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Back to School on Civil Rights 

II. Grassroots Perspectives on Noncompliance and Federal Enforcement of IDEA

A. Obstacles Experienced by Students with Disabilities & Their Families
Almost a quarter century following the passage of the Individuals with Disabilities Act (IDEA), students with disabilities and their families still commonly face obstacles to securing the free appropriate public education (FAPE) that the law promises. The impact of noncompliance with IDEA is difficult to overestimate. Every Parent Training and Information (PTI) center in the country hears daily about the toll taken on students whose educational and related services needs are not being met and on the parents who expend incredible amounts of energy advocating for basic access to educational programs for their children. Appendix B provides a general list of the obstacles faced by students with disabilities and their families that were intended to be addressed by IDEA. Problems in all of these areas persist today.

The experience of many parents gives the impression that compliance with the law is the exception rather than the rule. Parents frequently face repeated challenges year after year, sometimes throughout the entire elementary and secondary educational experience of the child. The stress of working with a recalcitrant school system that appears to not want to work with a parent to educate a disabled child can be tremendous. The recent controversy over the discipline provisions in IDEA has fueled special education cases related to suspension and expulsion of students.

The following situations are examples of what many students and families in this country experience when working with special education systems. These experiences demonstrate that even the most basic promises of the law are too often not being met.

1. Noncompliance with Least Restrictive Environment
In California, a first-grade student with significant mental impairments was placed in the regular classroom for the full day. The school district thought that the placement was wrong for the student and claimed that she was not receiving academic benefit from her placement. In addition, the district held that the girl's presence had a detrimental effect on her teacher and classmates. A hearing officer determined that the regular classroom was indeed the correct placement for the girl and outlined approp riate supports that had to be provided. The school district appealed the decision. Eventually the girl's family moved to a neighboring district and enrolled the child in a regular education class there, where she is doing well.[66]

In another situation, in Indiana, a student who is blind sought to attend his local school. The school district required the child to travel 25 miles away from home to a residential school for the blind to receive the educational services he needed. A hearing officer determined that the child must be served in his home school, which is the least restrictive environment. The school district has appealed the ruling.[67]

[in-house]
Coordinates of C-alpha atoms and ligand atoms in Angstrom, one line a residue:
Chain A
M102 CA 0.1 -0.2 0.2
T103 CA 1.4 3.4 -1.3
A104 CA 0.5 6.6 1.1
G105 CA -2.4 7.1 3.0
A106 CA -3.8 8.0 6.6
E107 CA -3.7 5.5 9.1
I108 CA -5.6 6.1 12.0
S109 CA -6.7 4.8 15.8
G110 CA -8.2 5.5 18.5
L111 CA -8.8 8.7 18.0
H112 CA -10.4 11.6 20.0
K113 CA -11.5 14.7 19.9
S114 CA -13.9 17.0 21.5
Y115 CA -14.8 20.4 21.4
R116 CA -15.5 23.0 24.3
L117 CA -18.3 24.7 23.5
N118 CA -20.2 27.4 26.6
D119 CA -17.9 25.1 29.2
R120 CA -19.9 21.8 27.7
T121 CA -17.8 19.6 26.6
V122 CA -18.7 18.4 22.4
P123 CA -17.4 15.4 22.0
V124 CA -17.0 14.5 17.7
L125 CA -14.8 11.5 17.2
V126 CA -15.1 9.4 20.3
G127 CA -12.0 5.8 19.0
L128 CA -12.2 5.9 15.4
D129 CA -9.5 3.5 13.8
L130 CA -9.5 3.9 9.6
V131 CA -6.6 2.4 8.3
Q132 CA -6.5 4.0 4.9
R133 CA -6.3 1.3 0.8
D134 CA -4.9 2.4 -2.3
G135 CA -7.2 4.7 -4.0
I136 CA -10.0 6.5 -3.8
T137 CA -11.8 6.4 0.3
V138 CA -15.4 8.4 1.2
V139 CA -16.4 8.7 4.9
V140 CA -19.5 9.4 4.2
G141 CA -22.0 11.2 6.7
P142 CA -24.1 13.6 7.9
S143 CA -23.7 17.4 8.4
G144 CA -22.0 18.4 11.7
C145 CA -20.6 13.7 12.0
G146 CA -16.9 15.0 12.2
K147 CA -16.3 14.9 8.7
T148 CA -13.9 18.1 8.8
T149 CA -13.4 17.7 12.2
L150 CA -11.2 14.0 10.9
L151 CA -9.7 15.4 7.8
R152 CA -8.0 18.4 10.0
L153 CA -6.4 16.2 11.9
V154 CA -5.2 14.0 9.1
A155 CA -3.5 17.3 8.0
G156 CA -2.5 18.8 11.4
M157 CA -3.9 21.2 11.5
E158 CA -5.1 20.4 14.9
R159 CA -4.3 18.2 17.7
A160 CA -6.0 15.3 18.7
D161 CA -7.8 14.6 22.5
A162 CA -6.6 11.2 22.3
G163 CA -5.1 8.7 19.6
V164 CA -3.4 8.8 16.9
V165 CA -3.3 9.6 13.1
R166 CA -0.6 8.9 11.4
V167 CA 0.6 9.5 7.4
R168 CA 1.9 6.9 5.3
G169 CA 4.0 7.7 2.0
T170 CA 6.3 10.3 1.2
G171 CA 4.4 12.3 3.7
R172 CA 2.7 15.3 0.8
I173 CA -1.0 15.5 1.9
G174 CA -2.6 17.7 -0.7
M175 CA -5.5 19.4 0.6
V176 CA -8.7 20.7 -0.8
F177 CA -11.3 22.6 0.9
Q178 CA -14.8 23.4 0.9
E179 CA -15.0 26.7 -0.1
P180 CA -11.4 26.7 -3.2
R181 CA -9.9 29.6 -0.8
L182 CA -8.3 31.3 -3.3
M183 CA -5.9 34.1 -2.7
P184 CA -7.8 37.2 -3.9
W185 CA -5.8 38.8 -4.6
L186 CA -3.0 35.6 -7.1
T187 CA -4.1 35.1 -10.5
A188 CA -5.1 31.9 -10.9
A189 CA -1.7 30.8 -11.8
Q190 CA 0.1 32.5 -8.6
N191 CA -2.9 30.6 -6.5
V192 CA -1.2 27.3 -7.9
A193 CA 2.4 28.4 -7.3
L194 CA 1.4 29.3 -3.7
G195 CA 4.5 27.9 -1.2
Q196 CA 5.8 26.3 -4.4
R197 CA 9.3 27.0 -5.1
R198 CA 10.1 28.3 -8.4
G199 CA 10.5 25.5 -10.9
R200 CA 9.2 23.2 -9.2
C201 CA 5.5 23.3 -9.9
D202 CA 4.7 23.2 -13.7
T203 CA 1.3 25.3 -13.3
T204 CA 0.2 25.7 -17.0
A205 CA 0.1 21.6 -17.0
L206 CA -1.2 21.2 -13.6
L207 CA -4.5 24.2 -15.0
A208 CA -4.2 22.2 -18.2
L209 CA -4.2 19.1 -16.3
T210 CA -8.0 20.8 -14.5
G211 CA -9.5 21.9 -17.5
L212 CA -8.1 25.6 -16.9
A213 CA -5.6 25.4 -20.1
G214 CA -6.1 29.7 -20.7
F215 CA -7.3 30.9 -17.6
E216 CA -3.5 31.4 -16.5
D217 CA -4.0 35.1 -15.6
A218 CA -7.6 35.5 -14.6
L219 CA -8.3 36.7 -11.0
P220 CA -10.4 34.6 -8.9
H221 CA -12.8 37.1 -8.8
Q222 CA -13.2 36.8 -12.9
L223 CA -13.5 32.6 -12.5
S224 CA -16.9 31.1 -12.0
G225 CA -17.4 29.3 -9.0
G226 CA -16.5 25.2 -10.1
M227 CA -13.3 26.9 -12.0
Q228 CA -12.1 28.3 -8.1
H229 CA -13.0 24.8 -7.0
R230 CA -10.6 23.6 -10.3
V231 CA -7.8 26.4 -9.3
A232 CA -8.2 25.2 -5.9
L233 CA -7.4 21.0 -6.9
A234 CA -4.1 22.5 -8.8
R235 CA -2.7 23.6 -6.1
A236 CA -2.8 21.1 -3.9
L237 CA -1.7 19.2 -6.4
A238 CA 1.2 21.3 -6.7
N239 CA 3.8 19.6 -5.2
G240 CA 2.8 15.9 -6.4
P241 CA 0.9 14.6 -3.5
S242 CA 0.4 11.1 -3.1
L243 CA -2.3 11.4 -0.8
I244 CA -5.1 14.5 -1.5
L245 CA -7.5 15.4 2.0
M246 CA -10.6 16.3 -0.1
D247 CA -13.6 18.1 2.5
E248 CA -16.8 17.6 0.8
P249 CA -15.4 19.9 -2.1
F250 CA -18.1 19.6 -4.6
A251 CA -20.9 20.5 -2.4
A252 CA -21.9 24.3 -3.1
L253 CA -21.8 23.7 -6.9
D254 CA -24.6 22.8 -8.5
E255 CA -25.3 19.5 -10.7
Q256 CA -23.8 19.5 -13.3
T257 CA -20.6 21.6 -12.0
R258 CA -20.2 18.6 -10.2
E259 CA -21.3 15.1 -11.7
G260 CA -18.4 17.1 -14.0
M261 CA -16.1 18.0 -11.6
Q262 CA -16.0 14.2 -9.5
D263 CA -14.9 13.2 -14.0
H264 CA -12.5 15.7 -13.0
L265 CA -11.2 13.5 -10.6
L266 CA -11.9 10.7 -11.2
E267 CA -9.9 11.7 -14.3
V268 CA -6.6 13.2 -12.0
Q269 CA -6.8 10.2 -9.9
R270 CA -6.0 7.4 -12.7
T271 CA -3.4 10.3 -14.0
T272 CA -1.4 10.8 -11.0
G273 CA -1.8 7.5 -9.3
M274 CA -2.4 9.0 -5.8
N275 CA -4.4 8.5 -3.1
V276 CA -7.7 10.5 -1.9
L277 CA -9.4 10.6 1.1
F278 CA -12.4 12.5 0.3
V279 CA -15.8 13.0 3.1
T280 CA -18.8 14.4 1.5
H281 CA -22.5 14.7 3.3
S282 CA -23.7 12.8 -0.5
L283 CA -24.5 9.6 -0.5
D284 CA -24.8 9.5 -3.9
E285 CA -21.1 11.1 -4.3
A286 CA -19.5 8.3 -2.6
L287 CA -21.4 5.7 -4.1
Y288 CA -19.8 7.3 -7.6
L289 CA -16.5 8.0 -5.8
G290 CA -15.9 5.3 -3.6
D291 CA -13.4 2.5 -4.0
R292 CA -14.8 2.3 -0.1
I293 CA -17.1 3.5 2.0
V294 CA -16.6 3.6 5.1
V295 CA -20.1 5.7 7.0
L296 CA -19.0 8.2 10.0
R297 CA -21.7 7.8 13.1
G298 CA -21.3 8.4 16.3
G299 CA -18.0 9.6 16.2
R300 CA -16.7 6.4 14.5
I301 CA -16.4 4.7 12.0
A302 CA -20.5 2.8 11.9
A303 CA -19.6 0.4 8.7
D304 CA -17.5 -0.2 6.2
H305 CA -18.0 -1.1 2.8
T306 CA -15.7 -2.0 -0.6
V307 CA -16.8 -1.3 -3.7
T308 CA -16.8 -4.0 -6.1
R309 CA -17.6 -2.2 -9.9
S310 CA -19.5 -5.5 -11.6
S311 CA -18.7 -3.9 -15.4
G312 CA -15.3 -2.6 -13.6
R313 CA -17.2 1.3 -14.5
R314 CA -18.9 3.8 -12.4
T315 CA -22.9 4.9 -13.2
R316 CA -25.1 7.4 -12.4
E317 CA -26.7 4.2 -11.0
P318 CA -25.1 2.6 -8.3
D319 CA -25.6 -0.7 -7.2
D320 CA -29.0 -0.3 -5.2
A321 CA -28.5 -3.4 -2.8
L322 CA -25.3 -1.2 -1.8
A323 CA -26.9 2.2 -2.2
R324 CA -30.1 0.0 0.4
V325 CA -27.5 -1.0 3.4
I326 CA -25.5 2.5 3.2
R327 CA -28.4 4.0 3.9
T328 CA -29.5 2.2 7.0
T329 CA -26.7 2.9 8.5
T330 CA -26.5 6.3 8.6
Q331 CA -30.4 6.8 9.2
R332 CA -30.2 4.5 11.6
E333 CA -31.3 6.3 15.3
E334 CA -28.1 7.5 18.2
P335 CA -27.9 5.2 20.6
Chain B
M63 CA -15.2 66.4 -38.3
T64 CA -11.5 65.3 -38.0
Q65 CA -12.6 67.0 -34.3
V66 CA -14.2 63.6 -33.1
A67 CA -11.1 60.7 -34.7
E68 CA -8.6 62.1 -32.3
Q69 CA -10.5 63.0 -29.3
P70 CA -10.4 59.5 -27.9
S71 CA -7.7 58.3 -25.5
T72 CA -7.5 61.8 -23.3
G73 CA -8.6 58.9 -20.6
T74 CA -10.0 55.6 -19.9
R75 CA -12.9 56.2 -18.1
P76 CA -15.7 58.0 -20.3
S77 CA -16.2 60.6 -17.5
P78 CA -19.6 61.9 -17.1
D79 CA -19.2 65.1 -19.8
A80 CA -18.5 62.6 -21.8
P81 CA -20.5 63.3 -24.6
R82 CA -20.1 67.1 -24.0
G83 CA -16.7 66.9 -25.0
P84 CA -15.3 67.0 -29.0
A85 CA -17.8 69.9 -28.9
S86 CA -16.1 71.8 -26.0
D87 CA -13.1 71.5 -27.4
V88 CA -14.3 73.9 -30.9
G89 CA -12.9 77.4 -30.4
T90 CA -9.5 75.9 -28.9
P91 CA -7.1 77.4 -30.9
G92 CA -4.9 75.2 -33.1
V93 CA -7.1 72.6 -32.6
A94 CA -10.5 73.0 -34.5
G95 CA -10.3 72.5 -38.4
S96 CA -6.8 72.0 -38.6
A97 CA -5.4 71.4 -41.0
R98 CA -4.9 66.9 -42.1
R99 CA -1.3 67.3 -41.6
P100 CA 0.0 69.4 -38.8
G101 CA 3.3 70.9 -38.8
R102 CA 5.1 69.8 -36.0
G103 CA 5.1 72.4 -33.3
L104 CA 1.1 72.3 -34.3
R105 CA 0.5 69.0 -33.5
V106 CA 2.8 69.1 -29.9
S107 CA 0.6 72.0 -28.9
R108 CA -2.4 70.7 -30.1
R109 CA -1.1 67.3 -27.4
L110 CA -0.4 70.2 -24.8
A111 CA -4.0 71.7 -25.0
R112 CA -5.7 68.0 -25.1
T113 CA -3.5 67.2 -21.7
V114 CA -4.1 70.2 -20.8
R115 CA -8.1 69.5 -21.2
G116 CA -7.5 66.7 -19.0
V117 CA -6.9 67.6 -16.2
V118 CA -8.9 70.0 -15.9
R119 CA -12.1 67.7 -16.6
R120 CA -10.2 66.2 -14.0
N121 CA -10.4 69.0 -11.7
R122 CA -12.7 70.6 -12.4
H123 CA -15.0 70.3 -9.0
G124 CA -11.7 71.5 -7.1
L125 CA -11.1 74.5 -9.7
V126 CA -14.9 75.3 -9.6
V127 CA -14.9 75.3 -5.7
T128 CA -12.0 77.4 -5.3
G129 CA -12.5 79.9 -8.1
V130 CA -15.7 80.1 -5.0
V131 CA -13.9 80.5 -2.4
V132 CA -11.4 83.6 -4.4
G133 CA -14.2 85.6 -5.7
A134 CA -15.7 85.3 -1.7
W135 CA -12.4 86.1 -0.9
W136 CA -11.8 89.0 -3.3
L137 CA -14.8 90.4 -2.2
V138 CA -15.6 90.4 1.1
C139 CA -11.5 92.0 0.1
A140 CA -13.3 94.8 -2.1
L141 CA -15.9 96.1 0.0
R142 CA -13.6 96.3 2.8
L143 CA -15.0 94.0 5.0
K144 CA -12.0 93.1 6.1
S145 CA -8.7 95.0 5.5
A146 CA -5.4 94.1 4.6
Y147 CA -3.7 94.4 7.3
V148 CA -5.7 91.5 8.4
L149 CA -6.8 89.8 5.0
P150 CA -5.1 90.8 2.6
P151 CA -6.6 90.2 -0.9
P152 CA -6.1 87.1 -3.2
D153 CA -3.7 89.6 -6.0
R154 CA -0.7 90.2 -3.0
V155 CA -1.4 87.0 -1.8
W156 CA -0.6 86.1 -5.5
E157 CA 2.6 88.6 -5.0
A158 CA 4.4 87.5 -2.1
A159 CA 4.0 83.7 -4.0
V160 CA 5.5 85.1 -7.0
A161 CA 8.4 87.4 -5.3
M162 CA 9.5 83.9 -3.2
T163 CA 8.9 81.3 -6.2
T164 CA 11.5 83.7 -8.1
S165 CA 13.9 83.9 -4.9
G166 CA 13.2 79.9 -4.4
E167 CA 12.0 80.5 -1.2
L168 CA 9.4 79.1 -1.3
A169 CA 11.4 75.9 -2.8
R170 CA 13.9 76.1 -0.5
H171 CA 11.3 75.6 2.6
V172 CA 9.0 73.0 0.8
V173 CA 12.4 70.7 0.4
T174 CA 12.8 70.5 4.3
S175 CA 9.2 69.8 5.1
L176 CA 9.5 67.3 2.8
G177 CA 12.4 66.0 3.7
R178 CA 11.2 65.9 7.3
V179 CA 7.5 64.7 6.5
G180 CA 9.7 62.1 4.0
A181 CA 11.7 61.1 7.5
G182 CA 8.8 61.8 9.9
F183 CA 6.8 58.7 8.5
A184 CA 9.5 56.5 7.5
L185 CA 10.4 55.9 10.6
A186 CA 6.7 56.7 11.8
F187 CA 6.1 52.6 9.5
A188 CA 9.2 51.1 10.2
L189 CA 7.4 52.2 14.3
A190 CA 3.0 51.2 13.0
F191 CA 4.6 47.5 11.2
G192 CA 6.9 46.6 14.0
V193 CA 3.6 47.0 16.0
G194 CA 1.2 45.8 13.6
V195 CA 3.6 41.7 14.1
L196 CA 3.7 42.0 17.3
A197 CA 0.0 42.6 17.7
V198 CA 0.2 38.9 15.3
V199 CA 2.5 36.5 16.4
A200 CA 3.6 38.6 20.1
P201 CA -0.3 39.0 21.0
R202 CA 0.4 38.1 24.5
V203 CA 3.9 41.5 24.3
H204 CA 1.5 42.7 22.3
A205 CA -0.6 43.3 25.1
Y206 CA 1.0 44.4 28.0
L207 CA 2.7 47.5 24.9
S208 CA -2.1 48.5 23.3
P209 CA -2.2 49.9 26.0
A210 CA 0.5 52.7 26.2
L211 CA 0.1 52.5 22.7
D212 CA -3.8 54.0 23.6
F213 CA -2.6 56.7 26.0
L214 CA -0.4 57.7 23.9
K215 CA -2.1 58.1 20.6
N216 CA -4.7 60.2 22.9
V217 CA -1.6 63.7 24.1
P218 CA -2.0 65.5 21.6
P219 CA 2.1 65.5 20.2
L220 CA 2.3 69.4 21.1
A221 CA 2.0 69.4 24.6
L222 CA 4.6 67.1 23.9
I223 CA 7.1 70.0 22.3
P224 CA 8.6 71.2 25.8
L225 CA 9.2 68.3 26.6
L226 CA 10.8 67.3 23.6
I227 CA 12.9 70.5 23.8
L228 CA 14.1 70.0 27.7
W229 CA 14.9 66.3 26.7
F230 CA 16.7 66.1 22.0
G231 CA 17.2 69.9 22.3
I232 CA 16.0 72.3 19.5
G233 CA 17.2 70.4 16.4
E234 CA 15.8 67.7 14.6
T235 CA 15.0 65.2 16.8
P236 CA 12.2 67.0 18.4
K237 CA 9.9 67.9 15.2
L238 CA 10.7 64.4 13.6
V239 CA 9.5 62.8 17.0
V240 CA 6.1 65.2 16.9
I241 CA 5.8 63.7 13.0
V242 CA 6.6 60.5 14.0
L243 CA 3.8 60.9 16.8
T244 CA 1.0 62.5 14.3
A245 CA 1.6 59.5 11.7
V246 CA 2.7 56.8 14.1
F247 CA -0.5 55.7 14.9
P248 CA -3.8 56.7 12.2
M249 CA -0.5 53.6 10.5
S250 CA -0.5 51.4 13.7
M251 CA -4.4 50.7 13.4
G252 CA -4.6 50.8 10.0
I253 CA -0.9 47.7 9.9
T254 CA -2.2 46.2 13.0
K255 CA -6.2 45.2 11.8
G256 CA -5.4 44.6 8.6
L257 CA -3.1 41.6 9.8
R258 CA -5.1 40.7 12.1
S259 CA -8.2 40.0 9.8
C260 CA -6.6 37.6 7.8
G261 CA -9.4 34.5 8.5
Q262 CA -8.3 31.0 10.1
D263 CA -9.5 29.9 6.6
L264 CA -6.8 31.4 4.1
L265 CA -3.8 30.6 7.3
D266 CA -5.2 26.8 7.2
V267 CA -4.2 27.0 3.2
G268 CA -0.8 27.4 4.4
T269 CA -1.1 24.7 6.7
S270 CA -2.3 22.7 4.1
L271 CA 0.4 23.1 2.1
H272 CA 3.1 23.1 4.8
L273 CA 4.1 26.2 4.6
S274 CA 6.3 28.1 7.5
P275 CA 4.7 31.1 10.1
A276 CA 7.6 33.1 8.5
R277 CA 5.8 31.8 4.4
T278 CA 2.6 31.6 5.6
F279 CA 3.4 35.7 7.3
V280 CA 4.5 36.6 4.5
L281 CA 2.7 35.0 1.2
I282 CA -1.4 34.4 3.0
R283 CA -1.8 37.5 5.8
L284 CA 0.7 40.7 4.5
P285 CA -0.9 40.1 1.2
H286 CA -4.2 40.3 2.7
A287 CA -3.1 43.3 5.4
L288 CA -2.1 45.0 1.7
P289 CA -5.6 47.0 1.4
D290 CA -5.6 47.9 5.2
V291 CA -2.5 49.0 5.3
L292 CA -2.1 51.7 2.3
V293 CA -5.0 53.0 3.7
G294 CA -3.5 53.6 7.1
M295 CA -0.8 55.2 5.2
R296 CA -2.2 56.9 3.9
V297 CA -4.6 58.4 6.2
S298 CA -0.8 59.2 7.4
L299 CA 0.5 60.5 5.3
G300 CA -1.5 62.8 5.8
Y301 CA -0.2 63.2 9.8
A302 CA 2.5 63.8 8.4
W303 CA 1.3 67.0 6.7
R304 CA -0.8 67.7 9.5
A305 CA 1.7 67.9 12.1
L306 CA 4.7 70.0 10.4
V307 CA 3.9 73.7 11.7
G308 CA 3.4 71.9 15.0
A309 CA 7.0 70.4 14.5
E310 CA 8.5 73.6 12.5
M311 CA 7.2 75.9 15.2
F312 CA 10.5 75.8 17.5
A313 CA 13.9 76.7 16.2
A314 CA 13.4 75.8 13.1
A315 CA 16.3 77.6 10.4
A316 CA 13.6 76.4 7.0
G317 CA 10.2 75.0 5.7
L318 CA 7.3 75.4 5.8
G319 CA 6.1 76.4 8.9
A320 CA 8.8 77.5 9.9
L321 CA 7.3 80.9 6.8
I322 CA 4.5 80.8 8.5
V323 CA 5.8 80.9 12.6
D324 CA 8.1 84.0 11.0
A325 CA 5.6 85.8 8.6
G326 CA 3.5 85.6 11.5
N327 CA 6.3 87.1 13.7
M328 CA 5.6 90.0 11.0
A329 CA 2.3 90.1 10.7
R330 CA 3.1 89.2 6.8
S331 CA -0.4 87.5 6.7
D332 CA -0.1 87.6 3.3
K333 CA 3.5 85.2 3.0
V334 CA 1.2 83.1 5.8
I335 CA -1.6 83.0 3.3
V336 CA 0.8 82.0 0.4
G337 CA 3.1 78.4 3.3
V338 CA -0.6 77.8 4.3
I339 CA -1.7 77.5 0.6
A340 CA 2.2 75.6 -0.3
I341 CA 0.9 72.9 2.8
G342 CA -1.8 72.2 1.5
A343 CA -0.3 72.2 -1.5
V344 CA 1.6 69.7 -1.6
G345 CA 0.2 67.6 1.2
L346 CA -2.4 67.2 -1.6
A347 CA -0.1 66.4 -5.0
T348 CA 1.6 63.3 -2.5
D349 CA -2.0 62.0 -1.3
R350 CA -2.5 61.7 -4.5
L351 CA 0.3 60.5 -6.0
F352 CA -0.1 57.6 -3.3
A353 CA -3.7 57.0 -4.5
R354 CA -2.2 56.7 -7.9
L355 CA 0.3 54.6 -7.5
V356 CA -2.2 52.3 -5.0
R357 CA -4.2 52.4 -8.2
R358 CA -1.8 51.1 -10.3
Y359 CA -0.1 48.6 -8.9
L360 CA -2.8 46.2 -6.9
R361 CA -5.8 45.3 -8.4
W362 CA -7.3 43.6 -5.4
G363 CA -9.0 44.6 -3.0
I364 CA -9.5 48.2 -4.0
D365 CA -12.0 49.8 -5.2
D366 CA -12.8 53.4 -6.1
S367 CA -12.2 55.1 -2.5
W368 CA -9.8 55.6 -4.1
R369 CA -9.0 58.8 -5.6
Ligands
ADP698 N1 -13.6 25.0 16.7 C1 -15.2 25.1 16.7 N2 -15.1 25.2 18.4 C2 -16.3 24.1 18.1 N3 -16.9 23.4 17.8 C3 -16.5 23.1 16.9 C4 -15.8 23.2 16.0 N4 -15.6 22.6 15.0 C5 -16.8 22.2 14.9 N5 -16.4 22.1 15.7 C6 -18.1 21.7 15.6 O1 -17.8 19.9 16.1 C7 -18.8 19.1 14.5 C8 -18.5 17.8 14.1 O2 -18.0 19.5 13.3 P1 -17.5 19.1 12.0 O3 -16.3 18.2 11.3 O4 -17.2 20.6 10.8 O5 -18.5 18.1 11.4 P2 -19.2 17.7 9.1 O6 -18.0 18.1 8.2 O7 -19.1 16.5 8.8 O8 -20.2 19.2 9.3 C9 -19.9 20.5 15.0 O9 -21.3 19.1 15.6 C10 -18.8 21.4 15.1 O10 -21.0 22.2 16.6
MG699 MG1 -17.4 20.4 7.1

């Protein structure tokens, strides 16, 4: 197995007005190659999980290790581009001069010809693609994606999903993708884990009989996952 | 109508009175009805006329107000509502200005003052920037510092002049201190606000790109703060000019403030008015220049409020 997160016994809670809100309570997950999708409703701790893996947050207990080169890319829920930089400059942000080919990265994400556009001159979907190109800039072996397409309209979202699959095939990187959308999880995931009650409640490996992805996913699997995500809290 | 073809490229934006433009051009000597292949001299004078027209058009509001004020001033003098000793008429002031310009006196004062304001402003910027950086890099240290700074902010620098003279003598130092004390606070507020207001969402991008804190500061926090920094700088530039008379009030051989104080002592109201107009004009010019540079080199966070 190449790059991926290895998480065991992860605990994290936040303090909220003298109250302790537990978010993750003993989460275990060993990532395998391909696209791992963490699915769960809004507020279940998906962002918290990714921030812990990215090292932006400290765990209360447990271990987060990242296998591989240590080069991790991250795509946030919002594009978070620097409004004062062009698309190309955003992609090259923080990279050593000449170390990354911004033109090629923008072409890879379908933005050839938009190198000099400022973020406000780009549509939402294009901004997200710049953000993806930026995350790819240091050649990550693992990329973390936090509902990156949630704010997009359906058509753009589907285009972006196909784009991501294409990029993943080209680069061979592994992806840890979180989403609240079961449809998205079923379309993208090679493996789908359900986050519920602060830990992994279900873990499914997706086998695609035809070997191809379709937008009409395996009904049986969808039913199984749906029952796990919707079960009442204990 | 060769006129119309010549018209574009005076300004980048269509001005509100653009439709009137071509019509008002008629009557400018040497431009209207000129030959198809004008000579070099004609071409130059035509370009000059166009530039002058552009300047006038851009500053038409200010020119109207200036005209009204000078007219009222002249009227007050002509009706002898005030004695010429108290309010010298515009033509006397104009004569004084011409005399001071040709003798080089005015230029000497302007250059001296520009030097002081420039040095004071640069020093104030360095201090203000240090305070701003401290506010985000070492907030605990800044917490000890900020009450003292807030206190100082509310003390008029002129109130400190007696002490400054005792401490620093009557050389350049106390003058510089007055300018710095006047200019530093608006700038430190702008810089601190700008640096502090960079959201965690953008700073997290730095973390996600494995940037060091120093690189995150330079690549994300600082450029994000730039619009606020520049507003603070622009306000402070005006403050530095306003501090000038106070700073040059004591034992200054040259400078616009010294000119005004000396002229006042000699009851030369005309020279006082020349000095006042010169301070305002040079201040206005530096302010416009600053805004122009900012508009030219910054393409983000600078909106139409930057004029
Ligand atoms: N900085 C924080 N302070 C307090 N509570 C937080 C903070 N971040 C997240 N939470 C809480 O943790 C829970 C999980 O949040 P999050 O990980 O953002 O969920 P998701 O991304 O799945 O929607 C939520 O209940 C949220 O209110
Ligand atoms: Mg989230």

In New Jersey, a very bright elementary-age child with dyslexia was in a resource room several periods a day. In more than two years she had not shown progress in reading. Her parents sought training for the teachers on how to best instruct children with dyslexia in reading. The school system responded by seeking to place the child in a self-contained classroom. The school contended that it teaches all children to read by the same method. The parents prevailed in court and were awarded instructional compensation for the child over the summer.[68]

These situations, all related to the "least restrictive environment" mandate, persist case after case and year after year despite repeated rulings for integrated placements. In one of the best known cases, Rachel Holland and her family spent five years fighting in court for her right to be educated in a regular classroom. The school district in California insisted that Rachel, then a seven-year-old girl with mental retardation, be educated in a separate special education classroom. Her parents held that she should be educated in a regular classroom with support. In 1992, the district court ordered an aide and special education consultant to work part-time with Rachel's teacher and held that she should be placed in a regular classroom. The school district appealed this decision all the way to the Supreme Court, which declined to hear the case, thus affirming the lower court's decision. Rachel and her parents were engaged in pursuing their child's right to an integrated education for more than five years. For two of those years, they were in a position of defending against appeals by the school system. During the pendency of the case, the Hollands placed Rachel in a regular private school, at their own expense, where she was in a regular classroom with supports. She continues to thrive today in a regular public education classroom.[69]